AS: What’s involved in preparing for an event like 80/35?
ES: It started over two months ago, with trying to line up the models. Since it’s an annual event, I try to stagger my models who have done it before so it is a different mix each year. It can take weeks to put the roster together. Next I line up my assistants, crew, and body guards. I have six models to paint each day, so I really need the extra help. Then we start brainstorming and conceptualizing, bouncing things off my hair stylist and my makeup artist. Finally we get into the logistics: do we have water bottles and umbrellas for the models? Where will we work? At whose sets will we appear?
AS: Who are some of your favorite artists? Whom do you draw on for inspiration?
ES: Joanne Gair is a makeup artist/body painter whose stuff is totally wild and fantastic. She’s collaborated with Pamela Andersen, Demi Moore, Madonna, the Sports Illustrated swimsuit models, and more. I love Brian Froud’s art. His fairies and gnomes are beautiful. Locally, I am a big fan of BONES (Matt Welbourne), who has a show starting at The Eye next week. His work is so detailed and clever. It’s very intricate.
AS:You’ve had problems more than once with being censored by Facebook. Why do you think people have that reaction to your art?
ES: I feel that these are the same people who resist change, even if it’s for the better. They see something like my art, and they view it as improper. They don’t view it as an art form, they view it as obscene.
My models are totally comfortable in themselves - any part of them that they aren’t comfortable with, when they get painted and made up, with their hair done, all of a sudden they recognize themselves as the pieces of art that they are. I watch them transform. They become very elegant.
I don’t know how the people who report my photos view their own bodies, but I assume it is not in a positive light, and certainly not as an art form. I’ve been fighting for a very long time to try to reach out to those people, and I think that some people are just set in their beliefs. So I’ve kind of given up - I’m not disregarding them, I review my projects very sensitively before making them public - but I don’t put a lot of time into trying to change their minds anymore. There are a lot of people who love and appreciate my art. I’d like to focus my energy on them.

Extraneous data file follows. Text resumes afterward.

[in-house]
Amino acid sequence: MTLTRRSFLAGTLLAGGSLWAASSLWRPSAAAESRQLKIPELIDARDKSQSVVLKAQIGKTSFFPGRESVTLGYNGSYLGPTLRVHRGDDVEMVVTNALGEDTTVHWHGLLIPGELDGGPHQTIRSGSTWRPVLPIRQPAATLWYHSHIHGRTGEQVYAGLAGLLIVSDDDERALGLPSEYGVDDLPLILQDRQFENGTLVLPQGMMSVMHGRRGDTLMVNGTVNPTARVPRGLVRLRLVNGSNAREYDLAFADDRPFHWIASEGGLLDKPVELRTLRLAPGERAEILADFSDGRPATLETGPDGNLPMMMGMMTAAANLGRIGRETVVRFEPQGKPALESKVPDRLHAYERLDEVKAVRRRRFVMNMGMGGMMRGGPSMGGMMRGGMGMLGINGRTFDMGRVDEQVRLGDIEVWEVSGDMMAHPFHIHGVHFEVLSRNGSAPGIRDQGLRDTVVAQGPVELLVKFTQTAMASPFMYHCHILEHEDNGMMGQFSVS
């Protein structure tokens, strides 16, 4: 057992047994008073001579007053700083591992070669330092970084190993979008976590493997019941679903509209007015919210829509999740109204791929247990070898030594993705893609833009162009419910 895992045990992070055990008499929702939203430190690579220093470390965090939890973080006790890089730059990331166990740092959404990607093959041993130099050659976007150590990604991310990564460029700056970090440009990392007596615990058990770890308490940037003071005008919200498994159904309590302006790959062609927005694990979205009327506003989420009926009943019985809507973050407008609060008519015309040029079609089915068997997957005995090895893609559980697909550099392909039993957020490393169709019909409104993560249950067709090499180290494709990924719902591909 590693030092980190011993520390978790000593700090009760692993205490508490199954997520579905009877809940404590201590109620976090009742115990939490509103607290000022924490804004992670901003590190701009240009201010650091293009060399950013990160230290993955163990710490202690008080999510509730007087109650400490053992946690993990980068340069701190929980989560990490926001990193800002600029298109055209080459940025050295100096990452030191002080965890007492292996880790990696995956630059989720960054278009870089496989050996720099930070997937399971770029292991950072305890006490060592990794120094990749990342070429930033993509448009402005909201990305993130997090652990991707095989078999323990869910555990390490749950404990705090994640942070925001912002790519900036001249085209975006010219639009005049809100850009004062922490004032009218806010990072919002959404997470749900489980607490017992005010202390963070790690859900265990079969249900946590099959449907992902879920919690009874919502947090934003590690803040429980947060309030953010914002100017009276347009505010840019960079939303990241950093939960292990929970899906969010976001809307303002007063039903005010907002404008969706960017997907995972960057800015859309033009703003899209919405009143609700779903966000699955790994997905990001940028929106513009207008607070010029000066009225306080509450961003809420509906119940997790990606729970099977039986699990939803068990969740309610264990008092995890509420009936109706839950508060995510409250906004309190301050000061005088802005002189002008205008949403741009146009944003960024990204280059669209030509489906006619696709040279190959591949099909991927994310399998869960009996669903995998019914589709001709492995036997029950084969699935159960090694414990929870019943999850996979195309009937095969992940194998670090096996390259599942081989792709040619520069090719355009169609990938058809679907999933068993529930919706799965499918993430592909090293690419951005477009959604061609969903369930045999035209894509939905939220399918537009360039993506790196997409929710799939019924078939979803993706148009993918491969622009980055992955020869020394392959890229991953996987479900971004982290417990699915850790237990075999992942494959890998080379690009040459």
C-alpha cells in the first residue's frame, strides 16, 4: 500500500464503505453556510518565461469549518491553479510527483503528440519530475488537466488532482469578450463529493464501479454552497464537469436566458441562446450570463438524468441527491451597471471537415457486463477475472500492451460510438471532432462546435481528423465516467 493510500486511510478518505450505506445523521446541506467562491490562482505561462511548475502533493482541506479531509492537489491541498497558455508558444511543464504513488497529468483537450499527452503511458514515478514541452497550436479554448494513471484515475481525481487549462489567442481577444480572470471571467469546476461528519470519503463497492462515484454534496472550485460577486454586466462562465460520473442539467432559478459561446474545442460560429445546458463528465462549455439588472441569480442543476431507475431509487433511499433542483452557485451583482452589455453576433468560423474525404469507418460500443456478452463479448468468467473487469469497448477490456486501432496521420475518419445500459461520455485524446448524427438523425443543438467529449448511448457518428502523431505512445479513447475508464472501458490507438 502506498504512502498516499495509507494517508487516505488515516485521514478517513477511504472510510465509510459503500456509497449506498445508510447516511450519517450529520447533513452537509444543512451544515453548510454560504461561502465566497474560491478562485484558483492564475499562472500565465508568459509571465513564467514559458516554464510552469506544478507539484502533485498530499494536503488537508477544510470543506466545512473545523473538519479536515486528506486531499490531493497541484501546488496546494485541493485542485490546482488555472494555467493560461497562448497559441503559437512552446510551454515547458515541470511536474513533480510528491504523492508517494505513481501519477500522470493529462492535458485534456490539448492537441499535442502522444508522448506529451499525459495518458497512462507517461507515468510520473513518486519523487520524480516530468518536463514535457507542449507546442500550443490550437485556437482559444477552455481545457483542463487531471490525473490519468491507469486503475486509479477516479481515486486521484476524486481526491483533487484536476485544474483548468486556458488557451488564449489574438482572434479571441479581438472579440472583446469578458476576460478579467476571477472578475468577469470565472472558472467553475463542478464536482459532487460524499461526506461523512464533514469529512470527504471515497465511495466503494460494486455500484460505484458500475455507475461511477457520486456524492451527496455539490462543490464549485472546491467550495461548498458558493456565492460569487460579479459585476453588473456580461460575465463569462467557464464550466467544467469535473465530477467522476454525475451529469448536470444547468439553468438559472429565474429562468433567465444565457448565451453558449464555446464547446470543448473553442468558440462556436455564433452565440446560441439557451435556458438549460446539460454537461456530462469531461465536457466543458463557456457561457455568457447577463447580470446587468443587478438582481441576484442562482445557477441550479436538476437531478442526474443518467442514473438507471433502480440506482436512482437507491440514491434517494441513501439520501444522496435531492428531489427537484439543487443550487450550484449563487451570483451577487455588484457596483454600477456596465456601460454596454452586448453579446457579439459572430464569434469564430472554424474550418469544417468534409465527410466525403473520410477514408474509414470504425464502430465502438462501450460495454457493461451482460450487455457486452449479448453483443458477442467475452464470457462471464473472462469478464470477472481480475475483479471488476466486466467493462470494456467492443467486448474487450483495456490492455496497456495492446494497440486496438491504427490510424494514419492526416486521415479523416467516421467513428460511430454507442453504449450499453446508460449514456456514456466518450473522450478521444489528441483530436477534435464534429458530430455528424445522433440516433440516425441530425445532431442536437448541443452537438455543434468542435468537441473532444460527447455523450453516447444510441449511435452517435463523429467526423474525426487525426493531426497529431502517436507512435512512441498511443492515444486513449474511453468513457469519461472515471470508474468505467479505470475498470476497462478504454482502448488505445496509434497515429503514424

AS: What sorts of private commission projects have you been doing recently?
ES: Something I’m really excited about lately, I’m doing belly painting of pregnant women. I don’t plan on having my own children, so I feel this is my chance to lend something to this huge job of motherhood. I’ve never done the same thing twice - it’s very personalized. Sometimes the babies will move, and it is so beautiful. The paint we use is paraben free, organic, and hand painted so there’s no chance of inhaling anything. I’m a big believer in the idea that when a baby is in the womb, everything that the mother does affects the baby - whether it’s what she ingests, or what she listens too, or how she feels. And if she happens to feel beautiful and unique, then I think that can only be good.
Commissioned belly painting by Body by Svec
AS: What are your hopes for the future of Body by Svec?
ES: A lot of people in my family are entrepreneurs. It very much runs in our blood. It’s a difficult economy in which to make a living and live well with an independent business right now, but my ultimate hope is to travel, take the business on the road so that Body by Svec is known in other cities by name, and sustain myself with this business that I love. It’s a lofty goal, but with the amazing assistants, models, and collaborating artists I work with everyday, I think it can happen.